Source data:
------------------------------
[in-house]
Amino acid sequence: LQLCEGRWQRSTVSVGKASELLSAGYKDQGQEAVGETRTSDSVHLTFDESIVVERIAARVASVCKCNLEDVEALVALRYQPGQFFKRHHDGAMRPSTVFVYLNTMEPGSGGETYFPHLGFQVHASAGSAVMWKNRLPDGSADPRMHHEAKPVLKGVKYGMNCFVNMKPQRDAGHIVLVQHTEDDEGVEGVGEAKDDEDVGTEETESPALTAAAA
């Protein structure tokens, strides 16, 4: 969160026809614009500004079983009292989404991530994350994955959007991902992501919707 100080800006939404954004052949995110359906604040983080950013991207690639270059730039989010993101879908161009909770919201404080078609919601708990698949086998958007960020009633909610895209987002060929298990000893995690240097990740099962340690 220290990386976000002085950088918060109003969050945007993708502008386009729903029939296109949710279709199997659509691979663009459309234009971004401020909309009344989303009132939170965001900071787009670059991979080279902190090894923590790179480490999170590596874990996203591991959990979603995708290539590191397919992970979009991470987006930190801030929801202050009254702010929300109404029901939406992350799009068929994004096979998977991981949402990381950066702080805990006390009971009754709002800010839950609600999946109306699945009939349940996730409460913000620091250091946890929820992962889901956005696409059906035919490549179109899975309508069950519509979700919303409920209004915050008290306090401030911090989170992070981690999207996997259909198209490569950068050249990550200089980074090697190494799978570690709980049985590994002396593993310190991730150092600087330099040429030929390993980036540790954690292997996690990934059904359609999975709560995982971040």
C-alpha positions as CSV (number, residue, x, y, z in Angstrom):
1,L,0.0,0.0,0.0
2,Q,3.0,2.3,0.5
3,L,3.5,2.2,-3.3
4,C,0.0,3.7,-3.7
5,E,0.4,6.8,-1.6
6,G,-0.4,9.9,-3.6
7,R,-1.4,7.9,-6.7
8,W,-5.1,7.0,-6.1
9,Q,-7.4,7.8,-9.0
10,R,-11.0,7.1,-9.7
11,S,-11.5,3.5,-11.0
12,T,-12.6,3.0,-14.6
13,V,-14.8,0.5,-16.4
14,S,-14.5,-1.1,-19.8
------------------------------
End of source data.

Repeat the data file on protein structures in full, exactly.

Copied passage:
[in-house]
Amino acid sequence: LQLCEGRWQRSTVSVGKASELLSAGYKDQGQEAVGETRTSDSVHLTFDESIVVERIAARVASVCKCNLEDVEALVALRYQPGQFFKRHHDGAMRPSTVFVYLNTMEPGSGGETYFPHLGFQVHASAGSAVMWKNRLPDGSADPRMHHEAKPVLKGVKYGMNCFVNMKPQRDAGHIVLVQHTEDDEGVEGVGEAKDDEDVGTEETESPALTAAAA
């Protein structure tokens, strides 16, 4: 969160026809614009500004079983009292989404991530994350994955959007991902992501919707 100080800006939404954004052949995110359906604040983080950013991207690639270059730039989010993101879908161009909770919201404080078609919601708990698949086998958007960020009633909610895209987002060929298990000893995690240097990740099962340690 220290990386976000002085950088918060109003969050945007993708502008386009729903029939296109949710279709199997659509691979663009459309234009971004401020909309009344989303009132939170965001900071787009670059991979080279902190090894923590790179480490999170590596874990996203591991959990979603995708290539590191397919992970979009991470987006930190801030929801202050009254702010929300109404029901939406992350799009068929994004096979998977991981949402990381950066702080805990006390009971009754709002800010839950609600999946109306699945009939349940996730409460913000620091250091946890929820992962889901956005696409059906035919490549179109899975309508069950519509979700919303409920209004915050008290306090401030911090989170992070981690999207996997259909198209490569950068050249990550200089980074090697190494799978570690709980049985590994002396593993310190991730150092600087330099040429030929390993980036540790954690292997996690990934059904359609999975709560995982971040």
C-alpha positions as CSV (number, residue, x, y, z in Angstrom):
1,L,0.0,0.0,0.0
2,Q,3.0,2.3,0.5
3,L,3.5,2.2,-3.3
4,C,0.0,3.7,-3.7
5,E,0.4,6.8,-1.6
6,G,-0.4,9.9,-3.6
7,R,-1.4,7.9,-6.7
8,W,-5.1,7.0,-6.1
9,Q,-7.4,7.8,-9.0
10,R,-11.0,7.1,-9.7
11,S,-11.5,3.5,-11.0
12,T,-12.6,3.0,-14.6
13,V,-14.8,0.5,-16.4
14,S,-14.5,-1.1,-19.8